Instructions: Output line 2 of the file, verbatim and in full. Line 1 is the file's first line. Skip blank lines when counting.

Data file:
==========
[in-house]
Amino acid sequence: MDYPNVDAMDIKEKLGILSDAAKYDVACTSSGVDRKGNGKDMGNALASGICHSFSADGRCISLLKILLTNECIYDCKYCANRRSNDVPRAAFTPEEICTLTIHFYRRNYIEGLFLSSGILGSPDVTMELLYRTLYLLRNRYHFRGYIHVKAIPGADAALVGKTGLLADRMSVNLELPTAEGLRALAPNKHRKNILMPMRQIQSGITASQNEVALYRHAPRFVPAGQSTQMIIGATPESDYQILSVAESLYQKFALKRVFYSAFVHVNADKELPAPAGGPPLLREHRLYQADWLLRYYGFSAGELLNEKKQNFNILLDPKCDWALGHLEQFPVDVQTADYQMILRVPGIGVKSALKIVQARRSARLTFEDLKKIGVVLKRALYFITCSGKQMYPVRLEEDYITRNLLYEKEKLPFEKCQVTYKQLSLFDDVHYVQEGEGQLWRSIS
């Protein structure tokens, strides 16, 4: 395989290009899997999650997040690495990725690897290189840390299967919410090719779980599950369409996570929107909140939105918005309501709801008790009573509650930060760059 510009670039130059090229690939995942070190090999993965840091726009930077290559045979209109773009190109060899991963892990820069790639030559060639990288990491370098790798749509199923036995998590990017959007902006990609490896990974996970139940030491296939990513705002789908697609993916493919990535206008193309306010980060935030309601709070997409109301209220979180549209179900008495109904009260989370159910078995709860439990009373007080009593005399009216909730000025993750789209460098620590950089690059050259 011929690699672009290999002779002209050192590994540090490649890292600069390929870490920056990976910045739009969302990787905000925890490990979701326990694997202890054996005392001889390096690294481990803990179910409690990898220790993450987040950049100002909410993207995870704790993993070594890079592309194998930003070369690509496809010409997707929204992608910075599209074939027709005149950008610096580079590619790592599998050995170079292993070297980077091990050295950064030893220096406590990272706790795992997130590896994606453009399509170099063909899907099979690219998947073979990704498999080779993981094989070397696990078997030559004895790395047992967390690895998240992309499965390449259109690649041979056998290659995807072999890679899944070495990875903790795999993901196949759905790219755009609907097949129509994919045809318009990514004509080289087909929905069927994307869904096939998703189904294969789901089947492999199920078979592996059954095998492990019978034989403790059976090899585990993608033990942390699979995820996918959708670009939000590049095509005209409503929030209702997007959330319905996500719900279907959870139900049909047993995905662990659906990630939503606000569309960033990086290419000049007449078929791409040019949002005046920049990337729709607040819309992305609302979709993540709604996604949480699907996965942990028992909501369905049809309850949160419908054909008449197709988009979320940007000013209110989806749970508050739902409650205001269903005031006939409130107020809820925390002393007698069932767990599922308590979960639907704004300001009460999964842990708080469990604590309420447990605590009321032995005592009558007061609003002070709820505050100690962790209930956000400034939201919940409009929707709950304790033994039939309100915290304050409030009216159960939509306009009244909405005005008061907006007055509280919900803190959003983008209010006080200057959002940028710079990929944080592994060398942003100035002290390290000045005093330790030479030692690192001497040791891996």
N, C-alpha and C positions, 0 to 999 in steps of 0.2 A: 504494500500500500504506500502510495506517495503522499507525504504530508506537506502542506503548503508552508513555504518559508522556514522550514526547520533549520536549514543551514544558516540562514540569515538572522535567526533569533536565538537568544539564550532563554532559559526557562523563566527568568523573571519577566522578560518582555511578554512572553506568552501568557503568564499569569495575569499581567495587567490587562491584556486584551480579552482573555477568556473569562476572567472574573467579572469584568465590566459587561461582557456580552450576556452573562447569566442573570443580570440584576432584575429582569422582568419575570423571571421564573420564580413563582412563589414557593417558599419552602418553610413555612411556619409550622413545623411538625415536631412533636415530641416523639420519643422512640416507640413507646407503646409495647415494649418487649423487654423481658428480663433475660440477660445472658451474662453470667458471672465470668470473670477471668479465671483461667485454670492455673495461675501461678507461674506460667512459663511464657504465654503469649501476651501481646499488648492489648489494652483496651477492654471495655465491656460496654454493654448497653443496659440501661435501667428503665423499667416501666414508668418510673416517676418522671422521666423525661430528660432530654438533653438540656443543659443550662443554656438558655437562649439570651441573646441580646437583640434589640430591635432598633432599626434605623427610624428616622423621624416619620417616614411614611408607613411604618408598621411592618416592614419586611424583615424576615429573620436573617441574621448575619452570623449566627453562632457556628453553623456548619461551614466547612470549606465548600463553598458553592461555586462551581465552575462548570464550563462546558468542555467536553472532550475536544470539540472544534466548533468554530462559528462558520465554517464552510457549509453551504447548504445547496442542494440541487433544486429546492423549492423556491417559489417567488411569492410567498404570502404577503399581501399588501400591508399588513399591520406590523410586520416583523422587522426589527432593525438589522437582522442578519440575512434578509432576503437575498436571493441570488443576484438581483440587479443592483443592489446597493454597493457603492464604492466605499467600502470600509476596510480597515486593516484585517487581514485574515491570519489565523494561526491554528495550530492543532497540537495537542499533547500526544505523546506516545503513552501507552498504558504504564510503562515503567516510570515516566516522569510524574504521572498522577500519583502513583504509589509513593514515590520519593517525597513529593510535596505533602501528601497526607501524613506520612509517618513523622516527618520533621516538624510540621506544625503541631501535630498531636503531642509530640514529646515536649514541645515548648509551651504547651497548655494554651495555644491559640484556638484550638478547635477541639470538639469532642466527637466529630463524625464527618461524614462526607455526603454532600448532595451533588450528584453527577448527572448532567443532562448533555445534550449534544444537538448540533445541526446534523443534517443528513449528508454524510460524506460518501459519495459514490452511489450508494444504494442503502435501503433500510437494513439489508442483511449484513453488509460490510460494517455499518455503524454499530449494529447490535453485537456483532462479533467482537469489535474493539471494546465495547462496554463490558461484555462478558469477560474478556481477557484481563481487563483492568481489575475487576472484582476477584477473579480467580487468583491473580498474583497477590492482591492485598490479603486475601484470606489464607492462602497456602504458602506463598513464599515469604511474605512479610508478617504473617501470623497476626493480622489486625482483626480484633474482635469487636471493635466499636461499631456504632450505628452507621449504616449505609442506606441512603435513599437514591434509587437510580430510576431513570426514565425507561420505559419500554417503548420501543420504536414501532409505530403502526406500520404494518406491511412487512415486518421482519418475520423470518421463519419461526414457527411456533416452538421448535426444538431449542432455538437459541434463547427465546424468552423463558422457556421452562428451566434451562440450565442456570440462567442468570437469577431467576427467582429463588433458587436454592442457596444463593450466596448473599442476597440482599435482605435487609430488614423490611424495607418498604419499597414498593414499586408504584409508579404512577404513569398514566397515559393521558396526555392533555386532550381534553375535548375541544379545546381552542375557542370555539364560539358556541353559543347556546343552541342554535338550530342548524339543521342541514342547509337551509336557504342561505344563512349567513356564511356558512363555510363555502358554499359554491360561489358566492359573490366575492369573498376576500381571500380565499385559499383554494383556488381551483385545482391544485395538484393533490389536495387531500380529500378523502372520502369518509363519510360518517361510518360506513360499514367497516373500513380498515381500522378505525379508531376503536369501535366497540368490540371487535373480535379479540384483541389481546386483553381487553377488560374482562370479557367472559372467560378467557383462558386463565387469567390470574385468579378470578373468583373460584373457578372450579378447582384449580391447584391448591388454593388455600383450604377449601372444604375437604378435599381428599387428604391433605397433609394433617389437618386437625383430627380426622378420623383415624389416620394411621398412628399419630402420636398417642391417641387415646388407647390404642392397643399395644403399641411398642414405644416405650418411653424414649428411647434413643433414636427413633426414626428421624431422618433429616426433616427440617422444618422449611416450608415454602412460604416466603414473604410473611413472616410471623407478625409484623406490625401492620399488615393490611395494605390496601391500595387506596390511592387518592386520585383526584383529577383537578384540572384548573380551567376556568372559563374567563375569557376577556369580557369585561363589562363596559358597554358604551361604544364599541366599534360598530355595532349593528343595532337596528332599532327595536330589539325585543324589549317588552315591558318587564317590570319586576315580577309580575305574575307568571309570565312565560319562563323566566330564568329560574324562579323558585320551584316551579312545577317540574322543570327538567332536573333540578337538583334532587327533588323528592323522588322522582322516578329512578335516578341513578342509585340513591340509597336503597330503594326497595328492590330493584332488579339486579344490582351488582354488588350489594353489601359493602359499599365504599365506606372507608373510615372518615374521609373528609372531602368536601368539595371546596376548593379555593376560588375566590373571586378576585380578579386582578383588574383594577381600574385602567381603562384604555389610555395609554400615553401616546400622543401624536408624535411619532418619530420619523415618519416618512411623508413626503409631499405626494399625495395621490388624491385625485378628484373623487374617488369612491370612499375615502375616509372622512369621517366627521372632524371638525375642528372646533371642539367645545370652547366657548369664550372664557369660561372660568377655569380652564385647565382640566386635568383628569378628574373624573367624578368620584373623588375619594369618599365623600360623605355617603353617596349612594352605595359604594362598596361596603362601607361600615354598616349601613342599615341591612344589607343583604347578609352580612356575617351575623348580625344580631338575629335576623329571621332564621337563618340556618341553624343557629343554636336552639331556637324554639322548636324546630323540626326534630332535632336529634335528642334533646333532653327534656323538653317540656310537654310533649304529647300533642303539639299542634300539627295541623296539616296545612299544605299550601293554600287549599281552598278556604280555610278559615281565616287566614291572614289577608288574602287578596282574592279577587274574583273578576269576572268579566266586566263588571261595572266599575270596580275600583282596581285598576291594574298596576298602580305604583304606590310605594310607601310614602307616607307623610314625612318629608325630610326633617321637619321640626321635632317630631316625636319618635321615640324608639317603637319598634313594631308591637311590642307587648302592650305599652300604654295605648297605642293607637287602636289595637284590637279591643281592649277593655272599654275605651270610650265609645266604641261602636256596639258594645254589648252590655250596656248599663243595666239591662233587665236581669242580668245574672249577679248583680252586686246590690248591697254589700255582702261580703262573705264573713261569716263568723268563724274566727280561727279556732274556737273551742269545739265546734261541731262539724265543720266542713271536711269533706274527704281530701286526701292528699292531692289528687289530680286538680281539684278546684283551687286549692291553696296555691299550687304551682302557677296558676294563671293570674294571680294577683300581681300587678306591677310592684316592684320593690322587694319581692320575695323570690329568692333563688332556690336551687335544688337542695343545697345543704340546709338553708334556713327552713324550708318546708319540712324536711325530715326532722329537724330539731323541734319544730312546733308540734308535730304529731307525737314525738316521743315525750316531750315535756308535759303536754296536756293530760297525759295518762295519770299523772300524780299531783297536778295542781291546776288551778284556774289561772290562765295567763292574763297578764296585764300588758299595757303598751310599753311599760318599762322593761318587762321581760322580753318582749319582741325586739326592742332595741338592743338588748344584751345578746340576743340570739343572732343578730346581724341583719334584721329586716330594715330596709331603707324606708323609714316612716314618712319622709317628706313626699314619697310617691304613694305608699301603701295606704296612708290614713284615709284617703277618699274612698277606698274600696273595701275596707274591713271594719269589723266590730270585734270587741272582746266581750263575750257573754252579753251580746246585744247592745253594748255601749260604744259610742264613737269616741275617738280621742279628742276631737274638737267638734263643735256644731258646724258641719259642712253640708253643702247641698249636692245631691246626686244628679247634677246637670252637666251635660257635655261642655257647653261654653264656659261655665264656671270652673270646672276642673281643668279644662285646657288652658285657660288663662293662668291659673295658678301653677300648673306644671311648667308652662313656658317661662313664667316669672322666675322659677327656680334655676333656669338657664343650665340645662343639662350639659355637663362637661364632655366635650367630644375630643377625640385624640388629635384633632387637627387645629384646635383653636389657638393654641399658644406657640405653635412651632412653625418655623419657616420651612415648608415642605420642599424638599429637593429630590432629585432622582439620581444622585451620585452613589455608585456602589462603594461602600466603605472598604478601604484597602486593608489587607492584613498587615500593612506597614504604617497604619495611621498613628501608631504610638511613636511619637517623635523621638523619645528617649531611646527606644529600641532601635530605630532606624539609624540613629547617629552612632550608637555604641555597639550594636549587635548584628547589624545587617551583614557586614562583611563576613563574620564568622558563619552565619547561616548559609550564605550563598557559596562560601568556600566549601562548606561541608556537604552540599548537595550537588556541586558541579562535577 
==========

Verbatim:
Amino acid sequence: MDYPNVDAMDIKEKLGILSDAAKYDVACTSSGVDRKGNGKDMGNALASGICHSFSADGRCISLLKILLTNECIYDCKYCANRRSNDVPRAAFTPEEICTLTIHFYRRNYIEGLFLSSGILGSPDVTMELLYRTLYLLRNRYHFRGYIHVKAIPGADAALVGKTGLLADRMSVNLELPTAEGLRALAPNKHRKNILMPMRQIQSGITASQNEVALYRHAPRFVPAGQSTQMIIGATPESDYQILSVAESLYQKFALKRVFYSAFVHVNADKELPAPAGGPPLLREHRLYQADWLLRYYGFSAGELLNEKKQNFNILLDPKCDWALGHLEQFPVDVQTADYQMILRVPGIGVKSALKIVQARRSARLTFEDLKKIGVVLKRALYFITCSGKQMYPVRLEEDYITRNLLYEKEKLPFEKCQVTYKQLSLFDDVHYVQEGEGQLWRSIS